Yes, yes, Mother’s Day was yesterday. Whatever.
I sure haven’t had much time to play Mother 3 lately! But that’s OK, because it means I can take it slowly and savor the experience. The game reminds me of a good book in that it’s the sort of thing you could easily skim, but taking the time to soak it up is far more rewarding.
At the moment I’m well into the second chapter of the game, wherein I’ve taken control of a gimpy slacker with a knack for theft in the wake of a tragic turn of events. (Chapter one’s parallels with EarthBound — dealing with strange happenings in the dead of night — are not lost on me, but there’s much less “quirk” and a lot more “this is heartbreaking” in Mother 3.) The end of the first chapter is what’s sticking with me, though. Not just because of the events, but also because of the care that went into depicting the aftermath as Flint beats the crap out of the ground, the citizens of Tamzily, and most of the scenery in a fit of raw rage.
Illustrating sprites is something of a lost art these days, which is a real shame. It demands a certain level of artistry… which isn’t to say that 3D animation doesn’t require artistry as well, but it’s a different kind of artistry. There’s something really satisfying about unique sprite animations that appear once in a game never to be seen again; they’re opulent, indulgent, almost wasteful. The one-off animations were something that really made me fall in love with Final Fantasy Tactics, and already I’ve seen more of them (or so I assume) in Mother 3 than in just about any other game that comes to mind. Seeing a grieving Flint smash up a fire and take wild swings at his friends would have been powerful in any medium, but knowing that each frame was meticulously animated, that so much thought was put into the way the debris flew from the impact and the townswoman scurried to shield Lucas and Claus from the sight of their father flipping out, really added an extra layer of meaning to the whole scene. Even little things, like the careful palette choices on the ground around the fire to simulate what would normally be handled by self-illuminating light sources, catch the eye.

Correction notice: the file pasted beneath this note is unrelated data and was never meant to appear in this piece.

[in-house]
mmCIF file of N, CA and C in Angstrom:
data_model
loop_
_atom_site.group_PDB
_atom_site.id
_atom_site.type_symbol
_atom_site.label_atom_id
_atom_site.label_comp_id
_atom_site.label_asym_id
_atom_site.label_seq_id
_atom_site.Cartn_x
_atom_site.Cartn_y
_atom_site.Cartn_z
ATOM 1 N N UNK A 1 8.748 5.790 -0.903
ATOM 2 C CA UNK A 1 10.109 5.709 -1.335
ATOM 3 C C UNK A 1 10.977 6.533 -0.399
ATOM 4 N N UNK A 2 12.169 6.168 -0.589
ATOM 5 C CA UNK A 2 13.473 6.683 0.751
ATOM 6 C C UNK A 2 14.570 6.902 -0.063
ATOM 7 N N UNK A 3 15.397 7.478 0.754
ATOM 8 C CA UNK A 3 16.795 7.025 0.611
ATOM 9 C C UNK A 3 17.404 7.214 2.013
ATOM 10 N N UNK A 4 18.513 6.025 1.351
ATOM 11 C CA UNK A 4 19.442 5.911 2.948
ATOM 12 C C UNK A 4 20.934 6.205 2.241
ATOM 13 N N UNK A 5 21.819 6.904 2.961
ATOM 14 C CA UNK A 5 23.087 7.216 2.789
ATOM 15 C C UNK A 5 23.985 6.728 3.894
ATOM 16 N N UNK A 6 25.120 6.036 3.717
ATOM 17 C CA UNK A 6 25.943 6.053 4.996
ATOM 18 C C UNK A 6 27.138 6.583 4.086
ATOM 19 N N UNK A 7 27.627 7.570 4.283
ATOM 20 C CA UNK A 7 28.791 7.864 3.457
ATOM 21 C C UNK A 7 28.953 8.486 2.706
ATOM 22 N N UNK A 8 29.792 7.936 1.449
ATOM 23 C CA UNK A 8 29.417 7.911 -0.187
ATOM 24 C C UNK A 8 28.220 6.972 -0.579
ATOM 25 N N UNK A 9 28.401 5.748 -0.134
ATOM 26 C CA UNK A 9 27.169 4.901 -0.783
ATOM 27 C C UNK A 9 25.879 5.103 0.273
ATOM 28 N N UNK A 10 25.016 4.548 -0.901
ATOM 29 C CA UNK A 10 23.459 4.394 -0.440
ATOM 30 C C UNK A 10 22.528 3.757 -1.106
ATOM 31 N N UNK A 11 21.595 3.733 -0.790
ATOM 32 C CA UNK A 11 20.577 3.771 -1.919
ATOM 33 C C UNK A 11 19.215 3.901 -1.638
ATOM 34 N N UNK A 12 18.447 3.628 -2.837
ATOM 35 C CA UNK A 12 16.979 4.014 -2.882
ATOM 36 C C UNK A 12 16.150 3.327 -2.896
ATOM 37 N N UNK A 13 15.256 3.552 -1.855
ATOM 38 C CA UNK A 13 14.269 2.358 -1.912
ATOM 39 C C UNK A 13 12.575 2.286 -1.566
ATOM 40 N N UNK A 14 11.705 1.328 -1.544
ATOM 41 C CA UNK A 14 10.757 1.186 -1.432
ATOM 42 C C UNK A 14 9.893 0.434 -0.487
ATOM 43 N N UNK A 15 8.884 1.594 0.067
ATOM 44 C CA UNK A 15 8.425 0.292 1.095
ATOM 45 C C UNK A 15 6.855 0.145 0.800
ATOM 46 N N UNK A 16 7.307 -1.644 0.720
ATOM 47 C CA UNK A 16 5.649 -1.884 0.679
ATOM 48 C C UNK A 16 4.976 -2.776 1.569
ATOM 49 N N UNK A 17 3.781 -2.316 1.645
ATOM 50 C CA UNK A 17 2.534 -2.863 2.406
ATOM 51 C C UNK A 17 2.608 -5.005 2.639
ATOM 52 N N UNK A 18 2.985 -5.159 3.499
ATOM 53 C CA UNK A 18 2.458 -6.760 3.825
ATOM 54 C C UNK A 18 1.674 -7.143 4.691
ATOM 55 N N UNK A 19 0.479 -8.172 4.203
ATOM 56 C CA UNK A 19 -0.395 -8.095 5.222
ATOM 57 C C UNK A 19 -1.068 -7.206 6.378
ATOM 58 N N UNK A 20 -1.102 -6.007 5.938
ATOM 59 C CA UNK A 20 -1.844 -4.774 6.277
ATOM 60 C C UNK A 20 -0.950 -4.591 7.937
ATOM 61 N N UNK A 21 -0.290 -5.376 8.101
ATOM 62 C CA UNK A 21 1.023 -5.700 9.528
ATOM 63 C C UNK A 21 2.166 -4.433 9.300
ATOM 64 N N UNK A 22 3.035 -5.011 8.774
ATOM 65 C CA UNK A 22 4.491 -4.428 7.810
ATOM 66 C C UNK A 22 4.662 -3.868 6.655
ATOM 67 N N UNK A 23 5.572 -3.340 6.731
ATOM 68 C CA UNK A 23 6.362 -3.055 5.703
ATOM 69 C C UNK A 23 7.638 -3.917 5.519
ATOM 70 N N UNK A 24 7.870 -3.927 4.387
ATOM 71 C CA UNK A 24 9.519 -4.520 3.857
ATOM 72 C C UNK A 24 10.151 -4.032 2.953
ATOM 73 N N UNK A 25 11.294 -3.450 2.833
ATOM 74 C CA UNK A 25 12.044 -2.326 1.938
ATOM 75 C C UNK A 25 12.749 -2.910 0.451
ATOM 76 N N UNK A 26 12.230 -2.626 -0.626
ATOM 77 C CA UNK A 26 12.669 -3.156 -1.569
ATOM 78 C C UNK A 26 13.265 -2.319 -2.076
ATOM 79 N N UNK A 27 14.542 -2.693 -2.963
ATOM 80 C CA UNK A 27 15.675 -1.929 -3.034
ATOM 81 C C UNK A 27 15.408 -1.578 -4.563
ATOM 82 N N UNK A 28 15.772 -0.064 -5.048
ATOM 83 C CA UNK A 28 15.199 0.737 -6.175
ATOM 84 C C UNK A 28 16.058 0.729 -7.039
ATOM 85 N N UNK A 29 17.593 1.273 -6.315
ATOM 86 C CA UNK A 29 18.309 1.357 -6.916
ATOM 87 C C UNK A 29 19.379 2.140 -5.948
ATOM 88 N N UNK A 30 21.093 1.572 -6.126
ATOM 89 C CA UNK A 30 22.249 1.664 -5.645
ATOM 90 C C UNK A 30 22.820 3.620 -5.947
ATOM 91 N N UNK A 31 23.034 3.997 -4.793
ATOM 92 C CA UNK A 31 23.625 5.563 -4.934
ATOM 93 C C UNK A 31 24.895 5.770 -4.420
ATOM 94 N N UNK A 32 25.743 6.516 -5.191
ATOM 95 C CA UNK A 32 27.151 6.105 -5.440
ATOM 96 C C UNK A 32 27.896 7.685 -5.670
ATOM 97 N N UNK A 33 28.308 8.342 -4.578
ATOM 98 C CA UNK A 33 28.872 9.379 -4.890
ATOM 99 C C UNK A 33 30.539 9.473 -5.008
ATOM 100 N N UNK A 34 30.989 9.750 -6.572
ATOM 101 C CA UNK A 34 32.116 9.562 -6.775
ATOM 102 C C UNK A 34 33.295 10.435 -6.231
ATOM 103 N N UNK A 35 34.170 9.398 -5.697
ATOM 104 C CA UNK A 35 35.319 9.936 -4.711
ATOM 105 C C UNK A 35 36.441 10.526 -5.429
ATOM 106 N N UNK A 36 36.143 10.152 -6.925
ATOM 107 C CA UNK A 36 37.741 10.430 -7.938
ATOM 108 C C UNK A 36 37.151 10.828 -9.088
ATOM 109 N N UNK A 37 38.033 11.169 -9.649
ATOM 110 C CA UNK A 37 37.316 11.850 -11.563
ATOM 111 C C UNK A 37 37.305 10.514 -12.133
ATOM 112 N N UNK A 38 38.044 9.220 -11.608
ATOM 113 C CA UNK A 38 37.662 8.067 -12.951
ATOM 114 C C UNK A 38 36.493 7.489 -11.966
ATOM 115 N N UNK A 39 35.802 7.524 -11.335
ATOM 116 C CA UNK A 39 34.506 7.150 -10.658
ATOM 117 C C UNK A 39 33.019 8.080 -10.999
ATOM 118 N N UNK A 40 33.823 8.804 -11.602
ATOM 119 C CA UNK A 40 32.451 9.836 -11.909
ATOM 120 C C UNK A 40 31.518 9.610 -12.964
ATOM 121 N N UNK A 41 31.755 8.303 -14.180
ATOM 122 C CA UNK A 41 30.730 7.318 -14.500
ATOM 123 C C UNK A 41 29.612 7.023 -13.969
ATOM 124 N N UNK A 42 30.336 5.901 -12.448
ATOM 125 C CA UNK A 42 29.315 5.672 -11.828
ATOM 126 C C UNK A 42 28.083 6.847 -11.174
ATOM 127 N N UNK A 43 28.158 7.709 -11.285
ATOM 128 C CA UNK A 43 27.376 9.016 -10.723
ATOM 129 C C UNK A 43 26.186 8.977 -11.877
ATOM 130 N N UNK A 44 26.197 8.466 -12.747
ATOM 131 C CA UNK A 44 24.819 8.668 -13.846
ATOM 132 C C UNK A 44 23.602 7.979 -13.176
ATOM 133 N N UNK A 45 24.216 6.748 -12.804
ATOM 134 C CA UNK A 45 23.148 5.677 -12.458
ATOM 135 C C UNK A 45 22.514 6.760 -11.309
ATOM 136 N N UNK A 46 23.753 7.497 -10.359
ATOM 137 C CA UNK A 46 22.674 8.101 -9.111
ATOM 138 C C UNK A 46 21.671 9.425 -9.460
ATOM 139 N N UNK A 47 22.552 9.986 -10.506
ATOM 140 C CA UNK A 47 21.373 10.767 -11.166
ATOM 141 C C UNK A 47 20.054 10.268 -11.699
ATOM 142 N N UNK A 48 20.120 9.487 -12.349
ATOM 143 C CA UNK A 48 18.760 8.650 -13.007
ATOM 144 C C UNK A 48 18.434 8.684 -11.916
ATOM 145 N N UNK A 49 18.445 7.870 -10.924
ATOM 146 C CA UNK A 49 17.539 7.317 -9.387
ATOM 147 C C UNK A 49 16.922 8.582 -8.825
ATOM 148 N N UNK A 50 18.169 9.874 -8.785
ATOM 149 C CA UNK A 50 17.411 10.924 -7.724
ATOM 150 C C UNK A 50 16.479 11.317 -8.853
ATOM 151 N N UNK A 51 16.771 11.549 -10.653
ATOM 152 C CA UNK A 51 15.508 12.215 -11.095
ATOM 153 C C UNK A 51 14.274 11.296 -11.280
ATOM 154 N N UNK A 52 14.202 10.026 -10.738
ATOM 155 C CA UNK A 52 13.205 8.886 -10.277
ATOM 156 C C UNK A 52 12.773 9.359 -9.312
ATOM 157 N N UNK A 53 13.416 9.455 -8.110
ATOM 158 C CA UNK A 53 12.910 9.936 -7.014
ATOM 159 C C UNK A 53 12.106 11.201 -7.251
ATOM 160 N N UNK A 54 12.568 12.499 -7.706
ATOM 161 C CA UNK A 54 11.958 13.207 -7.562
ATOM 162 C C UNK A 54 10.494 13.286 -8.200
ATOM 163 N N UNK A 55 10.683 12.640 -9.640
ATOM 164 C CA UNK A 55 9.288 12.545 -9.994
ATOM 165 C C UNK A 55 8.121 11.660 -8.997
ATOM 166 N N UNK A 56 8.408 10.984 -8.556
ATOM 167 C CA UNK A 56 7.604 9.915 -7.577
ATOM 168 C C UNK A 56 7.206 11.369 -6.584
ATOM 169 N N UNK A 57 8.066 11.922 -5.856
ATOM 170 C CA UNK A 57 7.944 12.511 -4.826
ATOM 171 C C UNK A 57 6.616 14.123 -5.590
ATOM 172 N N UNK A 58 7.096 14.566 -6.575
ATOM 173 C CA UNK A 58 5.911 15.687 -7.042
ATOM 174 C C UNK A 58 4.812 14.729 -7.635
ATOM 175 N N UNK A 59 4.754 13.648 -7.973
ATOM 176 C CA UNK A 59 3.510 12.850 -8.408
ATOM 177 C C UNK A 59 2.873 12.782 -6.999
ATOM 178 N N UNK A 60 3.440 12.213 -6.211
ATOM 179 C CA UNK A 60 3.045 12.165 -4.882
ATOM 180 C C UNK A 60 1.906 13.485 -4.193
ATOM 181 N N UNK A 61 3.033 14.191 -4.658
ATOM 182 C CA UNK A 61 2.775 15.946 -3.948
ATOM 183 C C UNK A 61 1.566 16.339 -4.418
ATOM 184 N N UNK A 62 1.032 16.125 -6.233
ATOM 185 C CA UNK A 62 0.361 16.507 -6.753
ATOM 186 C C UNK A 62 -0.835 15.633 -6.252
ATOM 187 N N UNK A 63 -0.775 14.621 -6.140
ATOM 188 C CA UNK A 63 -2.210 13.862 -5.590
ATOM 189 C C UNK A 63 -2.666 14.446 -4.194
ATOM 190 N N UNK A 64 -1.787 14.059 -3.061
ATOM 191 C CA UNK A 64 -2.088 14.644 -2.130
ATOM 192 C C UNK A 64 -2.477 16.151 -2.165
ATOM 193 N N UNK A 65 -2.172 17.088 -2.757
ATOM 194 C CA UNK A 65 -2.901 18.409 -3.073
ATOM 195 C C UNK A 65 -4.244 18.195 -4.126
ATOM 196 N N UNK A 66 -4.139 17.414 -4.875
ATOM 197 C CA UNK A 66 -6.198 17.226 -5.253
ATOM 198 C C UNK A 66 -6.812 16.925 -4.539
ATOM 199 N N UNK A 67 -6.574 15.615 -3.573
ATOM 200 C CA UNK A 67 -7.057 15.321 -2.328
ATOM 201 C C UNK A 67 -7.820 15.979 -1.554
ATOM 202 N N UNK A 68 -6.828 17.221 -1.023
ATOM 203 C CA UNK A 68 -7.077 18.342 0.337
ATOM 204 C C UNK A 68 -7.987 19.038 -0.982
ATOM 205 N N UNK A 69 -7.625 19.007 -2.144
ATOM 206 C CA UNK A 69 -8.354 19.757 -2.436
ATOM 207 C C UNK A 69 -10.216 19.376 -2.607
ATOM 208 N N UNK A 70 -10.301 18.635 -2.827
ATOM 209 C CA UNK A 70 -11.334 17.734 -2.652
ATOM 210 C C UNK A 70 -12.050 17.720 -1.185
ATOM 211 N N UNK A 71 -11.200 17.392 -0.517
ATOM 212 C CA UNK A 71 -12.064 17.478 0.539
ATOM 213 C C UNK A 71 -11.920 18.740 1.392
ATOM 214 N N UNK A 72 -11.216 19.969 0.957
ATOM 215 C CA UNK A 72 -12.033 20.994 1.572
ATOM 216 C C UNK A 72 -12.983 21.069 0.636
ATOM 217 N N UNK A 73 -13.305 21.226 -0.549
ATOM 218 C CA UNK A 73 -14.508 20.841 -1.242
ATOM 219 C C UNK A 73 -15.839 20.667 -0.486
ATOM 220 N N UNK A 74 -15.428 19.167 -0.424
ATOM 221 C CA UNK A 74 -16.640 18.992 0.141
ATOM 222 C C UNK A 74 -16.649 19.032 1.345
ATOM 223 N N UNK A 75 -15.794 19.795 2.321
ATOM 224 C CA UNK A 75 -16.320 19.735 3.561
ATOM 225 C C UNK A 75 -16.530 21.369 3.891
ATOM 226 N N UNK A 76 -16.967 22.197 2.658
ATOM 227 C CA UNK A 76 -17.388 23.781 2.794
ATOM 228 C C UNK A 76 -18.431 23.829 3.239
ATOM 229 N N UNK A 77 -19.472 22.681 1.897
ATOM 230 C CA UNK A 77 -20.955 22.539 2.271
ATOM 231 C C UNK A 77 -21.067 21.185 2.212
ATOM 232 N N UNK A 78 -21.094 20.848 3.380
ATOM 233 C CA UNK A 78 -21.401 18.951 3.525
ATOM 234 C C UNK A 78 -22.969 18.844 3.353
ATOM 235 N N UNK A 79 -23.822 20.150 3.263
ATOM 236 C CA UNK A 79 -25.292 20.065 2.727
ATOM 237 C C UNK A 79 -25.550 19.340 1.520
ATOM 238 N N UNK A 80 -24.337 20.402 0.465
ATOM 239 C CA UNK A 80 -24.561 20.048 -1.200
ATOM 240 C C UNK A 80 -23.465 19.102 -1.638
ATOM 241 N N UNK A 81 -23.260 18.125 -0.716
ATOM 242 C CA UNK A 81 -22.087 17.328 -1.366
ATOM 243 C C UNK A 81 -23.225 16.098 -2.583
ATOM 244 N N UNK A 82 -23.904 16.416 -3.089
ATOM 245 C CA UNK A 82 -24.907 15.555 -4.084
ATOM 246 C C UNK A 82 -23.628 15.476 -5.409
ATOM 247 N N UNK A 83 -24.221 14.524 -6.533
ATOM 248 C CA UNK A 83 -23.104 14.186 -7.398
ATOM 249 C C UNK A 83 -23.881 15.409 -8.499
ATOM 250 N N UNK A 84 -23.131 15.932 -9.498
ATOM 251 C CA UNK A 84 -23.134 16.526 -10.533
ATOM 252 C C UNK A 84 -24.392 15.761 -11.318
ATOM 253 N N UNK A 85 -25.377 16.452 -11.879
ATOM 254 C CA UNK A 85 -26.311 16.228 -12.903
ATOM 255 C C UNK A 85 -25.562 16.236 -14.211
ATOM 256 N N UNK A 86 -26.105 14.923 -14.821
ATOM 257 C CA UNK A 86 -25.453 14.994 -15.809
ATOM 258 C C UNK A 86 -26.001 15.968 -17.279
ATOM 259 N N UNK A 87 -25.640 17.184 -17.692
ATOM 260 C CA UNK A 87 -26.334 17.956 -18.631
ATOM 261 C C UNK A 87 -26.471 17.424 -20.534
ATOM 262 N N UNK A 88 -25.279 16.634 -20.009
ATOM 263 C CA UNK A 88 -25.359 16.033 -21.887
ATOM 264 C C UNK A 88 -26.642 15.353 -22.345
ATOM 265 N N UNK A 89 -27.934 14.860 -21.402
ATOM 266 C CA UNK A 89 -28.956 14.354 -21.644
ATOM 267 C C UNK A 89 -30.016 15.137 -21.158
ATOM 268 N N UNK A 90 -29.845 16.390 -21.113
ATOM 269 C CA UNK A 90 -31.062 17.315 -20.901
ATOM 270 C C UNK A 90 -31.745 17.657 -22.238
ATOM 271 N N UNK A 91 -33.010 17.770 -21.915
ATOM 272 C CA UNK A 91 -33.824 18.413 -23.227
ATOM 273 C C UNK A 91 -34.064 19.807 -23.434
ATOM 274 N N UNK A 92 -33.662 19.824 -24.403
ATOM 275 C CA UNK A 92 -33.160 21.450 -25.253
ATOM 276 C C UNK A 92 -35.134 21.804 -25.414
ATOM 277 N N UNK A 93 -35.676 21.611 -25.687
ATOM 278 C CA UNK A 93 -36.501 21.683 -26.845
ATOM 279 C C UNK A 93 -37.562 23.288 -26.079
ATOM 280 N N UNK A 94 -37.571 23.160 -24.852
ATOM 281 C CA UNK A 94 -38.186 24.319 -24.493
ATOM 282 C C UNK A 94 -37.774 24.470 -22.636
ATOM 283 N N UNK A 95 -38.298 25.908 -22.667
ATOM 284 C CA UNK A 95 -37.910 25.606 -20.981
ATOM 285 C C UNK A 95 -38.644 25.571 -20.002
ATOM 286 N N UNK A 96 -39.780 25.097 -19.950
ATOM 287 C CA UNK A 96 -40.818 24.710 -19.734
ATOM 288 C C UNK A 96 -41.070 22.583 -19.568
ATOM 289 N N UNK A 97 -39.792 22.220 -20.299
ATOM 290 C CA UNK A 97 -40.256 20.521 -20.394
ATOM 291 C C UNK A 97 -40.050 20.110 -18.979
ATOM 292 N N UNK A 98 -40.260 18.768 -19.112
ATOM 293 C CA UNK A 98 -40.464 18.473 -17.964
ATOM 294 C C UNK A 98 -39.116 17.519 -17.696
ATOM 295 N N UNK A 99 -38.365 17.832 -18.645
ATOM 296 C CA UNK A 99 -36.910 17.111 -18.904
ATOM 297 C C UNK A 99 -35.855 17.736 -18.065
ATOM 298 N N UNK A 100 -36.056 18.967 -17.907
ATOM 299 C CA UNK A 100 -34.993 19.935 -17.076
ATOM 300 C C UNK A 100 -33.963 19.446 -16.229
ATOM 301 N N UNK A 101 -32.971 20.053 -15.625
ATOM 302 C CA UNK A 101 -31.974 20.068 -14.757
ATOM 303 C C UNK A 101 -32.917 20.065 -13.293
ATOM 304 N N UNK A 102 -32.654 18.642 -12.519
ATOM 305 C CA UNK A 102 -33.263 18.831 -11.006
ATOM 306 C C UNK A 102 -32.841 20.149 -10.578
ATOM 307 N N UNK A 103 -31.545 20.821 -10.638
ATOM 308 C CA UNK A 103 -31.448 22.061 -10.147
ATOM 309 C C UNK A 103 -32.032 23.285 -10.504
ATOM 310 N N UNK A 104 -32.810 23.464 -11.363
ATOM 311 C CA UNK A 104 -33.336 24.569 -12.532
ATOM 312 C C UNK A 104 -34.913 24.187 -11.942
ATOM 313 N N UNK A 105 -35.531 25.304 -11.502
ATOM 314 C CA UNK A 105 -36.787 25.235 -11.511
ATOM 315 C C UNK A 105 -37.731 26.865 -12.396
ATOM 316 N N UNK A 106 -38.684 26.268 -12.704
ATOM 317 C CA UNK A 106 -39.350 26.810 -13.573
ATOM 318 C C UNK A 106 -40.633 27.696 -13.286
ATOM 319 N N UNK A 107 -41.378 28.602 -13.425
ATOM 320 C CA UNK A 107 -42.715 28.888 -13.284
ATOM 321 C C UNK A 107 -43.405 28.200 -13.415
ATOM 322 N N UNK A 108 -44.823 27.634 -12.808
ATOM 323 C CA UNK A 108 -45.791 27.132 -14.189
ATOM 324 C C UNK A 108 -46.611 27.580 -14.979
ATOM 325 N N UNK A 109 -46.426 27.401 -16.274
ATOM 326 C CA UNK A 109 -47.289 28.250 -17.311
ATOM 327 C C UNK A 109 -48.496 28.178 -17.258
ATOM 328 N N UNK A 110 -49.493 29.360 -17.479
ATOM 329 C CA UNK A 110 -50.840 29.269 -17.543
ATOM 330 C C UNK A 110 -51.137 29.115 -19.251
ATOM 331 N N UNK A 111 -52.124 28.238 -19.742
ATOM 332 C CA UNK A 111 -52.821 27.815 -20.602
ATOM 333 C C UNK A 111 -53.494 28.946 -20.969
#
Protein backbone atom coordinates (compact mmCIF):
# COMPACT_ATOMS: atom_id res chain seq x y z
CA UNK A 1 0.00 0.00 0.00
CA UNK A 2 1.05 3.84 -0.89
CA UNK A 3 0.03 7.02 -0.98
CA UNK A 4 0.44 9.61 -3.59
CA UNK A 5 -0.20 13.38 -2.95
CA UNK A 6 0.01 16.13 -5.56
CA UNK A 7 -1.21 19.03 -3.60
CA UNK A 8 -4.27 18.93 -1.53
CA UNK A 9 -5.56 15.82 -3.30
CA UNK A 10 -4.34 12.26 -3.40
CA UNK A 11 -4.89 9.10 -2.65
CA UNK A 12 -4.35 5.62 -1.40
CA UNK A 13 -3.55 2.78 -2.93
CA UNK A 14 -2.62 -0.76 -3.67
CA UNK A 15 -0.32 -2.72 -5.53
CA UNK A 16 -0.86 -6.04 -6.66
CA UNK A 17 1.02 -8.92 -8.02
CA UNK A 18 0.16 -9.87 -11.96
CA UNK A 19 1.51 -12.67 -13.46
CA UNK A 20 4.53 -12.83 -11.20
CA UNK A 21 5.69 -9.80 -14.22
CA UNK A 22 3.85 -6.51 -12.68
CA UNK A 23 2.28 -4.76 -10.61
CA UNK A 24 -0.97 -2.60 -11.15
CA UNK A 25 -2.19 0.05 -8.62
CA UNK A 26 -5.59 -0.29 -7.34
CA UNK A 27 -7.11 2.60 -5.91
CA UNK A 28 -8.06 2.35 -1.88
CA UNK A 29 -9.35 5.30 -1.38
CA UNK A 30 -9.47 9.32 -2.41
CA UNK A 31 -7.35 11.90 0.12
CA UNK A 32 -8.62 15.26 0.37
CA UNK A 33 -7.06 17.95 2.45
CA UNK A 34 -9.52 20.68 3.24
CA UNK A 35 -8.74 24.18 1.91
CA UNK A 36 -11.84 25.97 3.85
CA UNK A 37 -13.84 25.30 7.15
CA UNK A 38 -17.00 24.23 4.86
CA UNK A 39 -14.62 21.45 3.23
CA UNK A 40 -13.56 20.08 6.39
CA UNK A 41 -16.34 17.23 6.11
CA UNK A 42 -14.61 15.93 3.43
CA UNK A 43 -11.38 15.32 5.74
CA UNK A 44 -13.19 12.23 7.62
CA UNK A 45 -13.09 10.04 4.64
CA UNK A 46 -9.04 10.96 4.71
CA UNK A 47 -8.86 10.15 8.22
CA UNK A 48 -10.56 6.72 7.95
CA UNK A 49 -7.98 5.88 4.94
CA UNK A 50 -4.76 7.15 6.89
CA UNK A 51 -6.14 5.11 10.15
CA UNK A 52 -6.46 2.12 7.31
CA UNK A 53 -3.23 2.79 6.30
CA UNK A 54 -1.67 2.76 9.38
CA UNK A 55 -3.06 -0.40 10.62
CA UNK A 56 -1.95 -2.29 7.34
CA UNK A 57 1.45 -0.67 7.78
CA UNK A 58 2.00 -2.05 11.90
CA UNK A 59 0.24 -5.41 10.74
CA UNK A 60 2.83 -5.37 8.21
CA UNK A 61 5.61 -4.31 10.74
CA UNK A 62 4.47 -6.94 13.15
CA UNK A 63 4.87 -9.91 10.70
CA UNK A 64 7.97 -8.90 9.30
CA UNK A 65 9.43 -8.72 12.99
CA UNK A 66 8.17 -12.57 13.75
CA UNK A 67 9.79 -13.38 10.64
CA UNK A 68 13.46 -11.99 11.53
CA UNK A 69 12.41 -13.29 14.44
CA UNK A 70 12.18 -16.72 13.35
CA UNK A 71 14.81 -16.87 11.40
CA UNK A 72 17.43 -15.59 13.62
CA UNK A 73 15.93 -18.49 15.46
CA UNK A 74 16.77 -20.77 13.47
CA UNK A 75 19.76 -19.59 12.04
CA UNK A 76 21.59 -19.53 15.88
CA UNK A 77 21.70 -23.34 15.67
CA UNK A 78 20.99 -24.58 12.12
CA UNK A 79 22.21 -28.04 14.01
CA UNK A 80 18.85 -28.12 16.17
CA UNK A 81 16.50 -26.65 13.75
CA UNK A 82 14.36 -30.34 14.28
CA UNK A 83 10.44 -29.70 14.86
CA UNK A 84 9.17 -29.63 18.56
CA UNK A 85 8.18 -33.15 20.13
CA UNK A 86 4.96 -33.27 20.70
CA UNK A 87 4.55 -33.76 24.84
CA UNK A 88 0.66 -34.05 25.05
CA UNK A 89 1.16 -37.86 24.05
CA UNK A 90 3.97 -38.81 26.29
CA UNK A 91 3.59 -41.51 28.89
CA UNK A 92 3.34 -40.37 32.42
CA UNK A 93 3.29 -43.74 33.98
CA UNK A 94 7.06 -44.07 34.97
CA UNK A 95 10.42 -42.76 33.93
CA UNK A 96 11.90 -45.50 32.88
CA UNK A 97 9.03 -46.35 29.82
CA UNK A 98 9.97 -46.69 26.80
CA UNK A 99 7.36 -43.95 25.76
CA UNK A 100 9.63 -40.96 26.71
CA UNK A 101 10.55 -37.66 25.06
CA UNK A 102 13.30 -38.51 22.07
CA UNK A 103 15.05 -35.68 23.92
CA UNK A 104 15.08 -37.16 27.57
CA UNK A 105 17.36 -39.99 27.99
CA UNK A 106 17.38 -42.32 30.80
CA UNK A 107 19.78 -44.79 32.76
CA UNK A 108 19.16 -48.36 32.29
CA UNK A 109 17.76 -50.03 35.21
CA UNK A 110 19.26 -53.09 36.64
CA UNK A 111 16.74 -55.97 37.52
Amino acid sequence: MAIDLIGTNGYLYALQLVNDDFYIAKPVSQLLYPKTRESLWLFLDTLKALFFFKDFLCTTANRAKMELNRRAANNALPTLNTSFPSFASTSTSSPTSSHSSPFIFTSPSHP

But then again, maybe I’m just a polygon-hating luddite! You just can’t trust my technology-hating ways.